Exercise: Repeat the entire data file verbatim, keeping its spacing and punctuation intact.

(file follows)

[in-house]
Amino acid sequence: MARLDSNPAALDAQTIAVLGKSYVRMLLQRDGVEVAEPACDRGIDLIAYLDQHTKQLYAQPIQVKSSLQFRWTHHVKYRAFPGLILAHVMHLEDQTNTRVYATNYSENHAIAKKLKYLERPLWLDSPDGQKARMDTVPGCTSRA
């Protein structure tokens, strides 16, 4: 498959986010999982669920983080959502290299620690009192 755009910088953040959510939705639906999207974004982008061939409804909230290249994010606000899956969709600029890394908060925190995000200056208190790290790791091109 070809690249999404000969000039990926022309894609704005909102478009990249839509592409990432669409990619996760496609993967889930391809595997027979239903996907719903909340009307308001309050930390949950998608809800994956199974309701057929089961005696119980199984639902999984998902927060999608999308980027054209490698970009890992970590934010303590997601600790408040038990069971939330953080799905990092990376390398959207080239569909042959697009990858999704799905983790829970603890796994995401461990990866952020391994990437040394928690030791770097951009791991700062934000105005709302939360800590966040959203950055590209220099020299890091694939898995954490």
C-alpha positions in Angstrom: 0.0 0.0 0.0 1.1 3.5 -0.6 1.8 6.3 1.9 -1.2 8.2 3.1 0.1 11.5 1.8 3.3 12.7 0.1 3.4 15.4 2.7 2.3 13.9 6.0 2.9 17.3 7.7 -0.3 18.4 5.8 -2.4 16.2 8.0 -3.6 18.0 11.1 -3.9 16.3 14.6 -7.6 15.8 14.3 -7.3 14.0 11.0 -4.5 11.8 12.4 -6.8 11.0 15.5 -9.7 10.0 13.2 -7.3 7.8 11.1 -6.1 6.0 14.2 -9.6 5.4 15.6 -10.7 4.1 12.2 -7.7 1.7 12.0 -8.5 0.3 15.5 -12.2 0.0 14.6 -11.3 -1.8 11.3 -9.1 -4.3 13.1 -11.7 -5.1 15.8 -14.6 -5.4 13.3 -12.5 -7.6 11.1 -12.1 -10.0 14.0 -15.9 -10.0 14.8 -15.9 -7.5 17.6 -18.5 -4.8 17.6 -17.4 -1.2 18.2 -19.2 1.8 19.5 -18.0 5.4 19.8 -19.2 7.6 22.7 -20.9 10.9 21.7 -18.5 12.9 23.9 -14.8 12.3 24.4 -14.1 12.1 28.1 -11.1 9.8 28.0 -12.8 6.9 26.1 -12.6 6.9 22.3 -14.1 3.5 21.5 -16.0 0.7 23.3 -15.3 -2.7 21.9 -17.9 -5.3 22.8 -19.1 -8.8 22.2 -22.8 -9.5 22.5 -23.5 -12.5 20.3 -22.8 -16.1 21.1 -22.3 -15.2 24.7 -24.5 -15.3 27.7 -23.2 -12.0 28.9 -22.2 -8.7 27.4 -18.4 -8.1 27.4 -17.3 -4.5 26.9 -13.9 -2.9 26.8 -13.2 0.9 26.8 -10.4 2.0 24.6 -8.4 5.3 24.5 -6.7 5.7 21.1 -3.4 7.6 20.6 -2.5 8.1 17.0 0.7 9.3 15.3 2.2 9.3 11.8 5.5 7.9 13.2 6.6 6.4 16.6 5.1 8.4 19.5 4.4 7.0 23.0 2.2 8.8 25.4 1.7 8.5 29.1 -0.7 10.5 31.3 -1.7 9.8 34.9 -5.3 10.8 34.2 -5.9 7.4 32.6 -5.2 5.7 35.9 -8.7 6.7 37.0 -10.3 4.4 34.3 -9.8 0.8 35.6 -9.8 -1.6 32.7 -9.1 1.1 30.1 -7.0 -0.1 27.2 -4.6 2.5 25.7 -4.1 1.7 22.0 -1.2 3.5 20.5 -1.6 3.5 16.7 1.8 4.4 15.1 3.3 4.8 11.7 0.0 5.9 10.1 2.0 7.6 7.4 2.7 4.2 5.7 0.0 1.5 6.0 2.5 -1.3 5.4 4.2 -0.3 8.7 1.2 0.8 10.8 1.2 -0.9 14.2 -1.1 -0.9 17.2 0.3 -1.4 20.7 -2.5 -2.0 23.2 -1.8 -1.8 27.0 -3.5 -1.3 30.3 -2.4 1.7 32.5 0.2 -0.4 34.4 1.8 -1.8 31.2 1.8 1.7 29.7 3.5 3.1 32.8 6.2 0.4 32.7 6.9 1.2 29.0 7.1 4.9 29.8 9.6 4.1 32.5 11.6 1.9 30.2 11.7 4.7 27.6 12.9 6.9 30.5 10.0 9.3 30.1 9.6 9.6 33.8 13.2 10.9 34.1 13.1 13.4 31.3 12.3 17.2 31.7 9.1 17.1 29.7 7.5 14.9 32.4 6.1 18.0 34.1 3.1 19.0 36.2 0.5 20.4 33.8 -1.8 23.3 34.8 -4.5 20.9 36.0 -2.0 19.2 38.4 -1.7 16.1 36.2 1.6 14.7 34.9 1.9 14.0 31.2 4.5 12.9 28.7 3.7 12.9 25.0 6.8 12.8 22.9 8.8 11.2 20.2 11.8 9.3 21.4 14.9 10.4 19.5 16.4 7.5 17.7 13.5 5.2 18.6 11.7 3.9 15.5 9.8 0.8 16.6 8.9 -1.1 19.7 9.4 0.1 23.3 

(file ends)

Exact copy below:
[in-house]
Amino acid sequence: MARLDSNPAALDAQTIAVLGKSYVRMLLQRDGVEVAEPACDRGIDLIAYLDQHTKQLYAQPIQVKSSLQFRWTHHVKYRAFPGLILAHVMHLEDQTNTRVYATNYSENHAIAKKLKYLERPLWLDSPDGQKARMDTVPGCTSRA
């Protein structure tokens, strides 16, 4: 498959986010999982669920983080959502290299620690009192 755009910088953040959510939705639906999207974004982008061939409804909230290249994010606000899956969709600029890394908060925190995000200056208190790290790791091109 070809690249999404000969000039990926022309894609704005909102478009990249839509592409990432669409990619996760496609993967889930391809595997027979239903996907719903909340009307308001309050930390949950998608809800994956199974309701057929089961005696119980199984639902999984998902927060999608999308980027054209490698970009890992970590934010303590997601600790408040038990069971939330953080799905990092990376390398959207080239569909042959697009990858999704799905983790829970603890796994995401461990990866952020391994990437040394928690030791770097951009791991700062934000105005709302939360800590966040959203950055590209220099020299890091694939898995954490």
C-alpha positions in Angstrom: 0.0 0.0 0.0 1.1 3.5 -0.6 1.8 6.3 1.9 -1.2 8.2 3.1 0.1 11.5 1.8 3.3 12.7 0.1 3.4 15.4 2.7 2.3 13.9 6.0 2.9 17.3 7.7 -0.3 18.4 5.8 -2.4 16.2 8.0 -3.6 18.0 11.1 -3.9 16.3 14.6 -7.6 15.8 14.3 -7.3 14.0 11.0 -4.5 11.8 12.4 -6.8 11.0 15.5 -9.7 10.0 13.2 -7.3 7.8 11.1 -6.1 6.0 14.2 -9.6 5.4 15.6 -10.7 4.1 12.2 -7.7 1.7 12.0 -8.5 0.3 15.5 -12.2 0.0 14.6 -11.3 -1.8 11.3 -9.1 -4.3 13.1 -11.7 -5.1 15.8 -14.6 -5.4 13.3 -12.5 -7.6 11.1 -12.1 -10.0 14.0 -15.9 -10.0 14.8 -15.9 -7.5 17.6 -18.5 -4.8 17.6 -17.4 -1.2 18.2 -19.2 1.8 19.5 -18.0 5.4 19.8 -19.2 7.6 22.7 -20.9 10.9 21.7 -18.5 12.9 23.9 -14.8 12.3 24.4 -14.1 12.1 28.1 -11.1 9.8 28.0 -12.8 6.9 26.1 -12.6 6.9 22.3 -14.1 3.5 21.5 -16.0 0.7 23.3 -15.3 -2.7 21.9 -17.9 -5.3 22.8 -19.1 -8.8 22.2 -22.8 -9.5 22.5 -23.5 -12.5 20.3 -22.8 -16.1 21.1 -22.3 -15.2 24.7 -24.5 -15.3 27.7 -23.2 -12.0 28.9 -22.2 -8.7 27.4 -18.4 -8.1 27.4 -17.3 -4.5 26.9 -13.9 -2.9 26.8 -13.2 0.9 26.8 -10.4 2.0 24.6 -8.4 5.3 24.5 -6.7 5.7 21.1 -3.4 7.6 20.6 -2.5 8.1 17.0 0.7 9.3 15.3 2.2 9.3 11.8 5.5 7.9 13.2 6.6 6.4 16.6 5.1 8.4 19.5 4.4 7.0 23.0 2.2 8.8 25.4 1.7 8.5 29.1 -0.7 10.5 31.3 -1.7 9.8 34.9 -5.3 10.8 34.2 -5.9 7.4 32.6 -5.2 5.7 35.9 -8.7 6.7 37.0 -10.3 4.4 34.3 -9.8 0.8 35.6 -9.8 -1.6 32.7 -9.1 1.1 30.1 -7.0 -0.1 27.2 -4.6 2.5 25.7 -4.1 1.7 22.0 -1.2 3.5 20.5 -1.6 3.5 16.7 1.8 4.4 15.1 3.3 4.8 11.7 0.0 5.9 10.1 2.0 7.6 7.4 2.7 4.2 5.7 0.0 1.5 6.0 2.5 -1.3 5.4 4.2 -0.3 8.7 1.2 0.8 10.8 1.2 -0.9 14.2 -1.1 -0.9 17.2 0.3 -1.4 20.7 -2.5 -2.0 23.2 -1.8 -1.8 27.0 -3.5 -1.3 30.3 -2.4 1.7 32.5 0.2 -0.4 34.4 1.8 -1.8 31.2 1.8 1.7 29.7 3.5 3.1 32.8 6.2 0.4 32.7 6.9 1.2 29.0 7.1 4.9 29.8 9.6 4.1 32.5 11.6 1.9 30.2 11.7 4.7 27.6 12.9 6.9 30.5 10.0 9.3 30.1 9.6 9.6 33.8 13.2 10.9 34.1 13.1 13.4 31.3 12.3 17.2 31.7 9.1 17.1 29.7 7.5 14.9 32.4 6.1 18.0 34.1 3.1 19.0 36.2 0.5 20.4 33.8 -1.8 23.3 34.8 -4.5 20.9 36.0 -2.0 19.2 38.4 -1.7 16.1 36.2 1.6 14.7 34.9 1.9 14.0 31.2 4.5 12.9 28.7 3.7 12.9 25.0 6.8 12.8 22.9 8.8 11.2 20.2 11.8 9.3 21.4 14.9 10.4 19.5 16.4 7.5 17.7 13.5 5.2 18.6 11.7 3.9 15.5 9.8 0.8 16.6 8.9 -1.1 19.7 9.4 0.1 23.3 